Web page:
Indian philosophy

2017-07-27T23:10:18+03:00[Europe/Moscow] en true Shakti, Nondualism, Yoga Sutras of Patanjali, Charvaka, Madhyamaka, Buddhist philosophy, Advaita Vedanta, Yoga Vasistha, Hatha yoga, Mīmāṃsā, Three Bodies Doctrine (Vedanta), Mithyatva, Prajñaptir upādāya flashcards Indian philosophy
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  • Shakti
    In Hinduism, Shakti (Devanagari: शक्ति; from Sanskrit shak, "to be able"), also spelled as Sakthi, meaning "power" or "empowerment" is the primordial cosmic energy and represents the dynamic forces that are thought to move through the entire universe.
  • Nondualism
    Nondualism, also called non-duality, means "not two" or "one undivided without a second".
  • Yoga Sutras of Patanjali
    The Yoga Sūtras of Patañjali are 196 Indian sutras (aphorisms).
  • Charvaka
    Charvaka (IAST: Cārvāka), originally known as Lokāyata and Bṛhaspatya, is the ancient school of Indian materialism.
  • Madhyamaka
    Madhyamaka (Sanskrit: Madhyamaka, Chinese: 中觀派; pinyin: Zhōngguān Pài; also known as Śūnyavāda) refers primarily to a Mahayana Buddhist school of philosophy founded by Nagarjuna.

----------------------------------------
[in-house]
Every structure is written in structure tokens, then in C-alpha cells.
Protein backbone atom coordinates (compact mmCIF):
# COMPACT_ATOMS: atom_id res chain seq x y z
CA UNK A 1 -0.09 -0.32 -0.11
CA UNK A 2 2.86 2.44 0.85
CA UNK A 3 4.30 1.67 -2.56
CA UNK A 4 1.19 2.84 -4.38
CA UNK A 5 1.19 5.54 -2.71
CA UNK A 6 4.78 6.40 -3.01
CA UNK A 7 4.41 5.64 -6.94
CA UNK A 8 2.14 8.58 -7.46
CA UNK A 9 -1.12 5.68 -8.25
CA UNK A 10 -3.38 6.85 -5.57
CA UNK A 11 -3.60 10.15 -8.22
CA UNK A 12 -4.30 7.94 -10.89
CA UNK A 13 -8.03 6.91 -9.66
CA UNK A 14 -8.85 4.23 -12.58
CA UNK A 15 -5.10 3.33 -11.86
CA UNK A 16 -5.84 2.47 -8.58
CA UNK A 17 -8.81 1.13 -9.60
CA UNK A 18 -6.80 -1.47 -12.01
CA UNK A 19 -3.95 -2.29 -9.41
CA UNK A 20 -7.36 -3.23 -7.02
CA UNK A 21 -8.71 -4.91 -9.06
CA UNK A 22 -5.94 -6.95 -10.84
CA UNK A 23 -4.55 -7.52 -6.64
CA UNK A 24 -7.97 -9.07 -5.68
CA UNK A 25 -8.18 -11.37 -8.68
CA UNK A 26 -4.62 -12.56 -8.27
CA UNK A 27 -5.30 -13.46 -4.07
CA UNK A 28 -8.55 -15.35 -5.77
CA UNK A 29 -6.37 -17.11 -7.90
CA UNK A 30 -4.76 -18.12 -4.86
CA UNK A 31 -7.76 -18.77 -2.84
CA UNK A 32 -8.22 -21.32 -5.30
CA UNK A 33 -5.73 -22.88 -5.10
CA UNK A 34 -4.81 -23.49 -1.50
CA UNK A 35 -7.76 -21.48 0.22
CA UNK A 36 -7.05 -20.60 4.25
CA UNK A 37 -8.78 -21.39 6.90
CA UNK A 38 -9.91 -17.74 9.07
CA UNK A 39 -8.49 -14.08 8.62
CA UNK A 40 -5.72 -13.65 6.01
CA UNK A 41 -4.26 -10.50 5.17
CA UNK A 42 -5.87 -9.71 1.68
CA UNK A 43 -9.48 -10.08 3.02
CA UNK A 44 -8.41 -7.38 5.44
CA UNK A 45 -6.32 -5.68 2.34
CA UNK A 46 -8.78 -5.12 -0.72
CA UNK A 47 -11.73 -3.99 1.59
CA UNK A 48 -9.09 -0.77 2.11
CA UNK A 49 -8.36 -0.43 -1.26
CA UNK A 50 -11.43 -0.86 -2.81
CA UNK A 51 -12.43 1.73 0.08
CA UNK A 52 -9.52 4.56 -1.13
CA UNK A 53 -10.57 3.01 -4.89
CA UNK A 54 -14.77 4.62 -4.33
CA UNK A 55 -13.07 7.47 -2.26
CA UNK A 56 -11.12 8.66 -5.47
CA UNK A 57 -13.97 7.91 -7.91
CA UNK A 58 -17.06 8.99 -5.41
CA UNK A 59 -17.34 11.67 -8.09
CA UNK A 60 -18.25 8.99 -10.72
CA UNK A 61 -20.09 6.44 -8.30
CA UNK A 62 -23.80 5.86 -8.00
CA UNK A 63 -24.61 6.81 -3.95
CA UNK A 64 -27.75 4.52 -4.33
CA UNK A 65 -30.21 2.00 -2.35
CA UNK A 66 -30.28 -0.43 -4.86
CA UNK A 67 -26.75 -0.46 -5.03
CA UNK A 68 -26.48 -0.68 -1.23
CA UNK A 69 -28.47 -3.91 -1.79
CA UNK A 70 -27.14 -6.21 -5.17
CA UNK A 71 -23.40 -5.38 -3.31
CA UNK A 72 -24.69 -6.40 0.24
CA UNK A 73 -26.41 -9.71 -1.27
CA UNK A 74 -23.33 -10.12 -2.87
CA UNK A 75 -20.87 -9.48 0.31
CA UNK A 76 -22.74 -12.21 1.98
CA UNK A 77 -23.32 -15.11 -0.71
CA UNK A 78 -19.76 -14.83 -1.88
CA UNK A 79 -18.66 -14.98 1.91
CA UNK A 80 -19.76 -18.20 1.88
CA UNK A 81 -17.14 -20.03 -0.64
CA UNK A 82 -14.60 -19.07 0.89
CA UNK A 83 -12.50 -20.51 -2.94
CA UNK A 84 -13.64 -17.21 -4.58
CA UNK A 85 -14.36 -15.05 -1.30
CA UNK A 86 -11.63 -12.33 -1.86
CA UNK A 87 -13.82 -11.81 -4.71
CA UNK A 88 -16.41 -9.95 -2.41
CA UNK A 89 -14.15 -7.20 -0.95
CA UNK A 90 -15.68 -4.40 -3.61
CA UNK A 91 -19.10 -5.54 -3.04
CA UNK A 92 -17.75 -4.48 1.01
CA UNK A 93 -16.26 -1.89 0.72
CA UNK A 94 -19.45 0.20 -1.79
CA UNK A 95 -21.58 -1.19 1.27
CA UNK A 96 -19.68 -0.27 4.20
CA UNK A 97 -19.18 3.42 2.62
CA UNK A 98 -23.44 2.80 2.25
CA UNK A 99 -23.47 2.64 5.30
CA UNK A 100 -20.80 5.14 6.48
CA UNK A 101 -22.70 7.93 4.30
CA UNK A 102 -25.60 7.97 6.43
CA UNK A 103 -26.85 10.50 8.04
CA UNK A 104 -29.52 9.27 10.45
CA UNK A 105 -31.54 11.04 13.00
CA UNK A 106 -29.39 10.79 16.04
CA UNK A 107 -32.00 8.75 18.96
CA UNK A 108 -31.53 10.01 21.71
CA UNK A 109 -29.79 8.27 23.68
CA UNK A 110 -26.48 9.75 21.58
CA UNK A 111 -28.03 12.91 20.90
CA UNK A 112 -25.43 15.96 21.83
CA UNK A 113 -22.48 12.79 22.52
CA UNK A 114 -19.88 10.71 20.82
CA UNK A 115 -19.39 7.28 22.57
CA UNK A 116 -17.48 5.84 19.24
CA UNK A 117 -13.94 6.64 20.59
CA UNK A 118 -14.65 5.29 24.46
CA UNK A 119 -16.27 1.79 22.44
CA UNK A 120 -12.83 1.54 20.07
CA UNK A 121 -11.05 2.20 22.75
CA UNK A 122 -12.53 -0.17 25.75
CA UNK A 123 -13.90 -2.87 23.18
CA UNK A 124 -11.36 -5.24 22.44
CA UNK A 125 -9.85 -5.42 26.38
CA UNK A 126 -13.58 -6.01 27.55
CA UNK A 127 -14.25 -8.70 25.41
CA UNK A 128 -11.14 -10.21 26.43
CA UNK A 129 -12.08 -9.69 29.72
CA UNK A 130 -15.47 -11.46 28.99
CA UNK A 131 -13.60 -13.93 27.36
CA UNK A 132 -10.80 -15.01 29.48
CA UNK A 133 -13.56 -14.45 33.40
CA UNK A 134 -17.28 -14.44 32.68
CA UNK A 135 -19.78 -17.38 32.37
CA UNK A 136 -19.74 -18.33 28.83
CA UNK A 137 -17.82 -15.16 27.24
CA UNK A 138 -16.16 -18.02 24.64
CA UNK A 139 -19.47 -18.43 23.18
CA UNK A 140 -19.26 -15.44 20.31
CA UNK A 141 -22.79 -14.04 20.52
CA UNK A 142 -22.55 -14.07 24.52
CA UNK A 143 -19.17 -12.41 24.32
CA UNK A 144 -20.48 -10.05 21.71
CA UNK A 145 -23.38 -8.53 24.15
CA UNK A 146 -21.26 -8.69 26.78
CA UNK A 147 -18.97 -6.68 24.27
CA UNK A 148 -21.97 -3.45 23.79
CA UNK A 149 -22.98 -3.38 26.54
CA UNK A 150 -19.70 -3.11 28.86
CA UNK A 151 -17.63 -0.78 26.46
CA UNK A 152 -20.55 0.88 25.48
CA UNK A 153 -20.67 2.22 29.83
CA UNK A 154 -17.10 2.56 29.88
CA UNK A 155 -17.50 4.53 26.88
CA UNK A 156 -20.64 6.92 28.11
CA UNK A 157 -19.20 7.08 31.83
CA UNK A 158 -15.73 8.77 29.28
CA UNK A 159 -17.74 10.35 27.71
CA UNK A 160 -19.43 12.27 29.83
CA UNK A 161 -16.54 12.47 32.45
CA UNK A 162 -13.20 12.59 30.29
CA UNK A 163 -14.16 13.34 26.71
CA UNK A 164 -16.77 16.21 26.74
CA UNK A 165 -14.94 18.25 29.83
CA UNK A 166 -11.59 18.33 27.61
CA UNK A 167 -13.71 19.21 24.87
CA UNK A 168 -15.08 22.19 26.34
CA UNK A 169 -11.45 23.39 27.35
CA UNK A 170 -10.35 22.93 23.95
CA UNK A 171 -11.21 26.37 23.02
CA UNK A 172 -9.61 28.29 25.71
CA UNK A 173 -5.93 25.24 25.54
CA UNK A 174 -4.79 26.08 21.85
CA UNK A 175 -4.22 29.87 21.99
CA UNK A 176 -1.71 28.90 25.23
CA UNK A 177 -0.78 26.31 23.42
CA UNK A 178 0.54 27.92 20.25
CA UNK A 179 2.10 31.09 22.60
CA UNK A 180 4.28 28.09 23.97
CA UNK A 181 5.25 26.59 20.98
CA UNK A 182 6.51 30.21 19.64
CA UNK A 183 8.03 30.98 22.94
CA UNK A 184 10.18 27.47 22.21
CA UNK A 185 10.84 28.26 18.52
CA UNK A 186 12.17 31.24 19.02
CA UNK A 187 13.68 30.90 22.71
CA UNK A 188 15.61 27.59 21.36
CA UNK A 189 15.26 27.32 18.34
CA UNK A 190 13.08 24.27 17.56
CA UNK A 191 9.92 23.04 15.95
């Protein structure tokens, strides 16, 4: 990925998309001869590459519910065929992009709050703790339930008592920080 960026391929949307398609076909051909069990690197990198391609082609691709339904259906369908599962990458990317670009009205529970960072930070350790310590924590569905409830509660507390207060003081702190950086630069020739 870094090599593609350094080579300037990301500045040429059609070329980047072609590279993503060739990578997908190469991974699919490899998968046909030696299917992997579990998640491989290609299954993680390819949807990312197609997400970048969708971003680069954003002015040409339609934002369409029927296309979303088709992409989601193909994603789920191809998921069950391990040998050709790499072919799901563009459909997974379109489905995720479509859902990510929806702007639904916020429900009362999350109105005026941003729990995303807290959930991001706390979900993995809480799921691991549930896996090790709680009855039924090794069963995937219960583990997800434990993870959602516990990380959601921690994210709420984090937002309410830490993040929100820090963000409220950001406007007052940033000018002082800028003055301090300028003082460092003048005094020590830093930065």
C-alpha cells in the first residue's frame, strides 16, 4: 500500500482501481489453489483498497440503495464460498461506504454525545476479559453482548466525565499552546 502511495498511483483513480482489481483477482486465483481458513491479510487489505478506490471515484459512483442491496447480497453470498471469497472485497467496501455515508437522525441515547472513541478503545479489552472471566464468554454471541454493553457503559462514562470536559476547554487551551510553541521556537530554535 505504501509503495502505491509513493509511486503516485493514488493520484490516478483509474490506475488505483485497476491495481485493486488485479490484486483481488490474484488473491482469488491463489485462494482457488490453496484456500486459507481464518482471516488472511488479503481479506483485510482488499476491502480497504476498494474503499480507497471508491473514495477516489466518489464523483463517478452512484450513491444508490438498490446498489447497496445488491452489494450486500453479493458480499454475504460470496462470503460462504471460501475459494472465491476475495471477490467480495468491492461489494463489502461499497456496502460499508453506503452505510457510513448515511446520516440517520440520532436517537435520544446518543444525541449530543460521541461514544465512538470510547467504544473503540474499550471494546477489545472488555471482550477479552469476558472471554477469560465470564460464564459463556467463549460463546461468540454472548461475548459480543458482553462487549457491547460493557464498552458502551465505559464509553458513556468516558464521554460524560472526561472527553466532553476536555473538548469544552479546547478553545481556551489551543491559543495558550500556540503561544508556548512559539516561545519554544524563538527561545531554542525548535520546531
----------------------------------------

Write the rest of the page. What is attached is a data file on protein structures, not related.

• Buddhist philosophy
    Buddhist philosophy refers to the philosophical investigations and systems of inquiry that developed among various Buddhist schools in India following the death of the Buddha and later spread throughout Asia.
  • Advaita Vedanta
    Advaita Vedanta (IAST, Advaita Vedānta; Sanskrit: अद्वैत वेदान्त; literally, not-two) is a sub-school of Vedanta schools of Hindu philosophy and religious practice.
  • Yoga Vasistha
    Yoga Vasistha (Sanskrit: योग-वासिष्ठ, IAST: Yoga-Vāsiṣṭha) is a philosophical text attributed to Valmiki, but the real author is unknown.
  • Hatha yoga
    Hatha yoga (Sanskrit haṭhayoga, IPA: [ɦəʈʰəˈjoːɡə]), also called Haṭhavidyā , is a branch of yoga.
  • Mīmāṃsā
    Mimamsa (IAST: Mīmāṃsā) is a Sanskrit word that means "reflection" or "critical investigation".
  • Three Bodies Doctrine (Vedanta)
    According to Sarira Traya, the Doctrine of the Three bodies in Hinduism, the human being is composed of three sariras or "bodies" emanating from Brahman by avidya, "ignorance" or "nescience".
  • Mithyatva
    Mithyatva means "false belief", and an important concept in Jainism and Hinduism.
  • Prajñaptir upādāya
    Dependent designation (from Sanskrit: prajñaptir upādāya; Tibetan: བརྟེན་ནས་གདགས་པ, Wylie: rten ne dag pa; Chinese: 假名; pinyin: jia-ming) is an important doctrine of Madhyamika Buddhism.